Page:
KINGSTON, ON – Mercedes-Benz has good news for compact luxury SUV shoppers. They can now buy a vehicle that meets their demands, including premium amenities, function and flexibility, but also delivers unprecedented fuel economy.
The German automaker’s popular GLK-Class compact SUV – second only to the C-Class sedan in overall annual sales – is available with a diesel engine for 2013.
In addition to a new, 3.5-litre, gasoline direct -injection V-6, Mercedes is now offering a 2.1-litre twin-turbo BlueTEC four-cylinder that supplies all the performance most drivers are likely to demand, while posting impressive fuel consumption numbers.
It’s no secret diesel engines haven’t enjoyed the buzz hybrids and electric vehicles have generated. No doubt the black smoke billowing out of ol’ highway rigs and buses hasn’t done much to boost the diesel’s popularity. Stories of smelly fumes and grimy pumps at service stations hasn’t sweeten the image, either.
But more consumers are realizing the modern diesel has much going for it, and that those horror stories associated with oil burners are now history. Diesel engines like the one in the 2013 GLK 250 BlueTEC are not only clean-burning, but highly efficient and so satisfying to drive.
After spending time behind the wheel of both the gas-fuelled GLK 350 and a 250 BlueTEC during a two-day media drive from Montreal to Toronto, there’s no question which model I’d choose – the oil-burner in a heartbeat.
The 250 BlueTEC is rated at 7.2 litres/100 km in combined city/highway driving.
Typically, most drivers rarely experience the posted consumption ratings, but a colleague and I were able to not only meet, but exceed those numbers during a leisurely drive along the St. Lawrence River. Our oil-sipping four-banger used just 6.9 litres per 100 km – and lest you think this was the result of a couple of hyper-milers testing the limits, another twosome posted 7.0 litres/100 km in a similar GLK 250.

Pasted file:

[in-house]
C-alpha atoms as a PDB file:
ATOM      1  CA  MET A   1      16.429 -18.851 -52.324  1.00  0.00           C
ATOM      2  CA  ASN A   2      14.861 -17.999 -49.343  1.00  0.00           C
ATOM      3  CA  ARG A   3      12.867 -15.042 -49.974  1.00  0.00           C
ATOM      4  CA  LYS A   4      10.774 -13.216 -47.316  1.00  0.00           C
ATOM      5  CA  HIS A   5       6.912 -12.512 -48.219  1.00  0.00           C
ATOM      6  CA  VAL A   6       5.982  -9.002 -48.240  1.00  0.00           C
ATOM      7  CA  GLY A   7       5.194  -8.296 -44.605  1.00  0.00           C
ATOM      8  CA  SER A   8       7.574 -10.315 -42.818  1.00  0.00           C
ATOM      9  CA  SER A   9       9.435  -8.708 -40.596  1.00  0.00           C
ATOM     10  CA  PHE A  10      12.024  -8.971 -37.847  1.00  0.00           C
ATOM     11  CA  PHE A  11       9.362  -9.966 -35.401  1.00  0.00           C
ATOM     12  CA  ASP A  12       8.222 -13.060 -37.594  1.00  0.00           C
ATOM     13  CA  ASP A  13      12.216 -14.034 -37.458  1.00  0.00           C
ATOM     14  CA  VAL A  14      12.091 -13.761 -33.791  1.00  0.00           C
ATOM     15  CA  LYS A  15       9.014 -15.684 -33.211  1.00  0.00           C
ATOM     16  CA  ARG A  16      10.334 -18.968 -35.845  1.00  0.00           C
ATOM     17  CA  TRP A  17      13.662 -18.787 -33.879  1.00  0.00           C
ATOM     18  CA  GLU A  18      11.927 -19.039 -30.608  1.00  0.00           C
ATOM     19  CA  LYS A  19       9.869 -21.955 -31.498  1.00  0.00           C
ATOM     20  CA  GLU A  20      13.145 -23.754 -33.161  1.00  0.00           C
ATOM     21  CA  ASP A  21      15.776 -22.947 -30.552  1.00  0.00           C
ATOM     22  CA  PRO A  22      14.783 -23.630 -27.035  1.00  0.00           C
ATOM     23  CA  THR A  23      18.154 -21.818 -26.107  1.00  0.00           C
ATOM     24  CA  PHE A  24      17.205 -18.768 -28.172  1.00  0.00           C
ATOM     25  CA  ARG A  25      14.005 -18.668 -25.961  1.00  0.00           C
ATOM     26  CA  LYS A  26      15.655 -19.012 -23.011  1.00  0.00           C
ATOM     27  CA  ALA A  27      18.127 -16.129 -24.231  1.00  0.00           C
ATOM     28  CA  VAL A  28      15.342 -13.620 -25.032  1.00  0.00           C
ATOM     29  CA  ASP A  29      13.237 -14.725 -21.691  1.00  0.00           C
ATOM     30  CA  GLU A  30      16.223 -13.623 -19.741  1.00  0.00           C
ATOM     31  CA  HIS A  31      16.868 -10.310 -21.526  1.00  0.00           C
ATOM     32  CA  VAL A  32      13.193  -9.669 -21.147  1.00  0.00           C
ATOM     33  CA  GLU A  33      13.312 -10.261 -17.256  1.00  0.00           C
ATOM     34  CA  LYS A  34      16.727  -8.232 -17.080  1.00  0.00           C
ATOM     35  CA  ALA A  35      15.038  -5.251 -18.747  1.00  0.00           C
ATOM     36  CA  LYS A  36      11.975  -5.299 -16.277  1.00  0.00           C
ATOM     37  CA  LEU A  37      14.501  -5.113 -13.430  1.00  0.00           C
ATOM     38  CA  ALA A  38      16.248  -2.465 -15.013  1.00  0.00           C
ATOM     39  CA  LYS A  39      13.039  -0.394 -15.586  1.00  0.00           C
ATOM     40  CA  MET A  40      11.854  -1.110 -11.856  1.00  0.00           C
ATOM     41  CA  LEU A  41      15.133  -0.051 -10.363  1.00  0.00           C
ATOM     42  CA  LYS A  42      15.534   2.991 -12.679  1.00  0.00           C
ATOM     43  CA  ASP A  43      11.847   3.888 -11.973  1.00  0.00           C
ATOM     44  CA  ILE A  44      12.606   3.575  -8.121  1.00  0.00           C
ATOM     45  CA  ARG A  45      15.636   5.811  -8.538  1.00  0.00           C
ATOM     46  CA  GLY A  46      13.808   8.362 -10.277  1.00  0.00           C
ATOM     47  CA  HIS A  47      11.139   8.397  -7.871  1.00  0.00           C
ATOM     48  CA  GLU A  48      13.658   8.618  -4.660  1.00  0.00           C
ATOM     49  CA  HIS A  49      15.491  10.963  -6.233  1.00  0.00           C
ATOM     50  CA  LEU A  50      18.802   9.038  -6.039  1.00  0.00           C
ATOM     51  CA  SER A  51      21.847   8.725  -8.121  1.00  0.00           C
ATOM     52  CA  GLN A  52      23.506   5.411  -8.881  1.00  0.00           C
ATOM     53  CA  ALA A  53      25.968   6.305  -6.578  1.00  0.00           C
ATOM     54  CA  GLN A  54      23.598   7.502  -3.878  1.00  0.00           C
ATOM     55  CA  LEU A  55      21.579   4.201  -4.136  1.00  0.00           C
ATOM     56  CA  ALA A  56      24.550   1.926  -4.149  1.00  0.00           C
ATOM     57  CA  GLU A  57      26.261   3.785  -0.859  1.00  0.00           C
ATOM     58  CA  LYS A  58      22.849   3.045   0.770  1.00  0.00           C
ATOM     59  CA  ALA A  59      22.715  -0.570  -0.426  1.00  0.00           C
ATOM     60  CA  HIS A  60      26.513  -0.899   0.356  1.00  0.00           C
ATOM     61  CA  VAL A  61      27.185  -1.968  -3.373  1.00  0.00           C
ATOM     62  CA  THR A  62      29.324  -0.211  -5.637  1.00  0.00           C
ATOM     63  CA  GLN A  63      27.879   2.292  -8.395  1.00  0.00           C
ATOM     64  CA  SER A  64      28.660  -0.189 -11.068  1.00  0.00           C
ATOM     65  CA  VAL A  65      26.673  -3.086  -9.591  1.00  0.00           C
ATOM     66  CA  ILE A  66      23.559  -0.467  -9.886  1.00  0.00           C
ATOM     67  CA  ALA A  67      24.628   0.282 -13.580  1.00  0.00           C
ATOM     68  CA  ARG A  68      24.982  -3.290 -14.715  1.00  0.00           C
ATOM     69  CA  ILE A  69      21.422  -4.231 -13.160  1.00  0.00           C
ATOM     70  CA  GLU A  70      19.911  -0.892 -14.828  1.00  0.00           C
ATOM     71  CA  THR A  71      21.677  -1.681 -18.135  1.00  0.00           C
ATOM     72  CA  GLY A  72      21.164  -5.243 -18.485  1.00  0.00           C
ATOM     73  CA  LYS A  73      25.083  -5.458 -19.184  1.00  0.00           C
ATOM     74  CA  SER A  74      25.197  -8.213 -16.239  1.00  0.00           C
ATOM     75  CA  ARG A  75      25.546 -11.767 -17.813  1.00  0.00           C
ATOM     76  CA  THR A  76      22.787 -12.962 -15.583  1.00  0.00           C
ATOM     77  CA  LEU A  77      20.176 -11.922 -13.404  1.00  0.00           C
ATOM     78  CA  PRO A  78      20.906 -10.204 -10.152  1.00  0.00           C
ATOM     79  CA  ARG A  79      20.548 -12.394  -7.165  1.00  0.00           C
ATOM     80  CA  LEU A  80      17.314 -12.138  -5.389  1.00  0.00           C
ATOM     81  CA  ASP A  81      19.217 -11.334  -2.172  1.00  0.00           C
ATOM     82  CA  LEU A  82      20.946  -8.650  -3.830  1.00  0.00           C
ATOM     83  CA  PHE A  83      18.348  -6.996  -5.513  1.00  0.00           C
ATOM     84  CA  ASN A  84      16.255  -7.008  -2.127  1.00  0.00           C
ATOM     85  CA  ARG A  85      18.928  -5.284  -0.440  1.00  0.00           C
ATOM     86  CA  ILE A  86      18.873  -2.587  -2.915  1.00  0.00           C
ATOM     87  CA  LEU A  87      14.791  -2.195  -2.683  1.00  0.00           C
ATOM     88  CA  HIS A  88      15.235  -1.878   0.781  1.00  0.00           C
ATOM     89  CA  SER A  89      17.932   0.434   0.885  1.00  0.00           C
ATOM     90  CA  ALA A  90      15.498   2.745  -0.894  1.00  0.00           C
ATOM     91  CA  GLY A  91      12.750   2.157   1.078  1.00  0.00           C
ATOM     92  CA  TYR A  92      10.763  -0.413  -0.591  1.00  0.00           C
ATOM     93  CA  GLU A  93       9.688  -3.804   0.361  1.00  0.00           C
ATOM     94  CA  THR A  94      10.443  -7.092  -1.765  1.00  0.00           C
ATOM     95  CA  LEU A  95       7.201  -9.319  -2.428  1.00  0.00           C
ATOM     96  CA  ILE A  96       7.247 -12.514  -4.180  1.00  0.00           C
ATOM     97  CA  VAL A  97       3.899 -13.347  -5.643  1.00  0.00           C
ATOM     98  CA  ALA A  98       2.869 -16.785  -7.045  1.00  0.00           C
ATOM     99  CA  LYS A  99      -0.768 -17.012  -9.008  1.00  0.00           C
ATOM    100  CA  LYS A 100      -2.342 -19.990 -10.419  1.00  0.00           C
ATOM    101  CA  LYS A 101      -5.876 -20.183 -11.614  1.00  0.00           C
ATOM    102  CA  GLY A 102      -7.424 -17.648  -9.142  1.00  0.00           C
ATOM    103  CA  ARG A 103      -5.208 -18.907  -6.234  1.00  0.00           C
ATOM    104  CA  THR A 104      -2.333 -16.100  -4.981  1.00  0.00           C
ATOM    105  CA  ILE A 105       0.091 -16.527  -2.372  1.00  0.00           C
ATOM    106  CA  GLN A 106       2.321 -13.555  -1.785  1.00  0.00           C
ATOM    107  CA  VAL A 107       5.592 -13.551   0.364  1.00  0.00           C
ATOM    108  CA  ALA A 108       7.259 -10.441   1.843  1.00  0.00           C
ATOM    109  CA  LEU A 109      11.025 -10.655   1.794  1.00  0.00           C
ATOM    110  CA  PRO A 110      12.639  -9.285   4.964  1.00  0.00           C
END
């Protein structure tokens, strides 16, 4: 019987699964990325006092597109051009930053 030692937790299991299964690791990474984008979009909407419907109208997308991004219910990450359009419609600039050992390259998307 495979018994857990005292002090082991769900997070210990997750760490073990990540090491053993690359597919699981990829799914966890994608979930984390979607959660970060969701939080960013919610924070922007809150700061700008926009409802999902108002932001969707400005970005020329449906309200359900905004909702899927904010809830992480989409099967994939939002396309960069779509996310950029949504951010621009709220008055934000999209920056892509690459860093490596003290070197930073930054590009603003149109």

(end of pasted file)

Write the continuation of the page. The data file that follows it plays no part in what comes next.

When Mercedes boasts the 250 BlueTEC has the most efficient combined consumption rating of any compact SUV, it’s not just advertising hype.
There are no compromises in performance with the diesel, either. While its peak horsepower is listed as 200, compared to the GLK 350 at 302 horsepower, it has grunt to spare – 369 lb-ft of torque at just 1,600 rpm. The gasoline engine generates 273 lb-ft and it doesn’t peak till 3,500 revs.
Mercedes says the diesel GLK will launch to 100 km/h in eight seconds flat, while the 350 reaches that velocity in 6.5 seconds. I can’t vouch for those acceleration numbers, but I can say, measuring by the seat of my pants, the difference between the two models was negligible.
The diesel had more than enough jump to step out smartly from a stoplight and there was plenty of power on tap for passing maneuvers and multi-lane highway merging.
This was all accomplished with hardly a hint of the diesel clatter one associates with such engines – in fact, it was only at idle that I perceived a faint diesel click.
The gas-powered 350, meanwhile, was totally silent at stop lights – because it is now fitted with a stop-start feature that shuts the engine down when the vehicle is stationary. It fires up instantly when the accelerator is pressed. This fuel-saving feature helps the V-6 achieve a combined rating of 9.7 litres/100 km.